In use, HD via the SIM2 HT3000 is free of any overt compression artifacts. Mosquito noise around scrolling titles or macro blocking (the price paid for using 'lossy' compression formats like MPEG) and the like have effectively gone. All you are likely to notice is detail and film grain, at least until we learn to adjust ourselves to the new level of visual acuity available from 1080p.

In almost every respect the HT3000 is a revelation. Mechanical noise is low, if not vanishingly so, and on-screen uniformity is plainly of a high order. There is virtually no sign of the pixel grid onscreen unless you stand up close, and even then it is muted, with almost no gap between adjacent pixels. A viewing distance equivalent to screen width provides a completely smooth, finely detailed picture.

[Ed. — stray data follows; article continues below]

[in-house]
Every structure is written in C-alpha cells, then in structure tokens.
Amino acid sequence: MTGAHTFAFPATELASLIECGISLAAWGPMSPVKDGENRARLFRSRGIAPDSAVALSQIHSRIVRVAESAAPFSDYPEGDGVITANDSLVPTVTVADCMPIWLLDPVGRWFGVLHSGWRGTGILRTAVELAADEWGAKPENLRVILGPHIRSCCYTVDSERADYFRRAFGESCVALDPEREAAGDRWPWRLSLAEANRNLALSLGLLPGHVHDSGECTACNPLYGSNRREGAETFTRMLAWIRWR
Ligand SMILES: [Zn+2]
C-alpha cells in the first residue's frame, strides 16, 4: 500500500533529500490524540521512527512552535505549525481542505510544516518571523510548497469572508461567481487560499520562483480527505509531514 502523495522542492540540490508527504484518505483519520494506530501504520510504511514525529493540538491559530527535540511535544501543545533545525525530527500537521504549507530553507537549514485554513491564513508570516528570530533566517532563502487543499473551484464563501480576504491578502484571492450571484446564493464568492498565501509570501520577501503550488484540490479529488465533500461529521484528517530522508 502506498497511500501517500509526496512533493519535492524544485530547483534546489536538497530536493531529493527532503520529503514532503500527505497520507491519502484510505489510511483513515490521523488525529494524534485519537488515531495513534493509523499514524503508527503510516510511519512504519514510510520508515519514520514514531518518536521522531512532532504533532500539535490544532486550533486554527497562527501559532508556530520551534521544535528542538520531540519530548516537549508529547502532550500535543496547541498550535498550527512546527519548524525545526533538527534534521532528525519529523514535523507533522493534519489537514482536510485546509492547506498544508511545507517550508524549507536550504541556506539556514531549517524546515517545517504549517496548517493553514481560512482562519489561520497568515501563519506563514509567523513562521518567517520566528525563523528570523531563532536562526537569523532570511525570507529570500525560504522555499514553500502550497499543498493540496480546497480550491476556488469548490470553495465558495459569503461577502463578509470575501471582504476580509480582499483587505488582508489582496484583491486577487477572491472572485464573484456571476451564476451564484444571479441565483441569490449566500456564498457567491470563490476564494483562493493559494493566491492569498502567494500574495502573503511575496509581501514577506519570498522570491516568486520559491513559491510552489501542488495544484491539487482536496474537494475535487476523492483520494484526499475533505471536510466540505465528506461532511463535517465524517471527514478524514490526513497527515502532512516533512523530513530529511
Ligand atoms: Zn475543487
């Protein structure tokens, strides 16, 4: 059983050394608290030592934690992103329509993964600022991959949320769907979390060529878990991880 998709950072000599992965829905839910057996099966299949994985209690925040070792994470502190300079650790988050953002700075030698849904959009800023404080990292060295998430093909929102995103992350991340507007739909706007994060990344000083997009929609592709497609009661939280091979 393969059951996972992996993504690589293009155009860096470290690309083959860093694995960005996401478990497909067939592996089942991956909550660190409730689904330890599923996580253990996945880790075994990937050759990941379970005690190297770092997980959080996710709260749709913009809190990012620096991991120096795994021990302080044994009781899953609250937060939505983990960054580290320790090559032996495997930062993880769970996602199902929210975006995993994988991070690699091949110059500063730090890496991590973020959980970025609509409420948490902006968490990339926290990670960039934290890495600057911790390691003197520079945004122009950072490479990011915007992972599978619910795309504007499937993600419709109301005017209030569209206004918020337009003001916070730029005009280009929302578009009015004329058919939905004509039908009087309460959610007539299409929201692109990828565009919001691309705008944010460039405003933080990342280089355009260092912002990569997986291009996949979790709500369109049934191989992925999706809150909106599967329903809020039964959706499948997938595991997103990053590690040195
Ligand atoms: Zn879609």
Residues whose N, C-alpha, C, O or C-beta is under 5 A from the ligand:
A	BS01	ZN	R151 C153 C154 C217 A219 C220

In practice, viewing from any closer would be insupportable for other reasons. Black levels are deep and pure, with excellent graduation of very dark (near black) images, and whites by default are bright without being burnt out. The result is a genuinely punchy picture, with plenty of detail, colour and contrast.

Motion artefacts are an order of magnitude less visible via the HT3000 than with even the best standard-def projectors fed from DVD. It's simply very difficult to pick out MPEG artefacts - mosquito noise and so on - and large areas of full (or no) colour are well saturated, low in noise and free of banding. These comments apply to HD video sourced from a Toshiba HD DVD player - review software included Apollo 13, Serenity and The Last Samurai.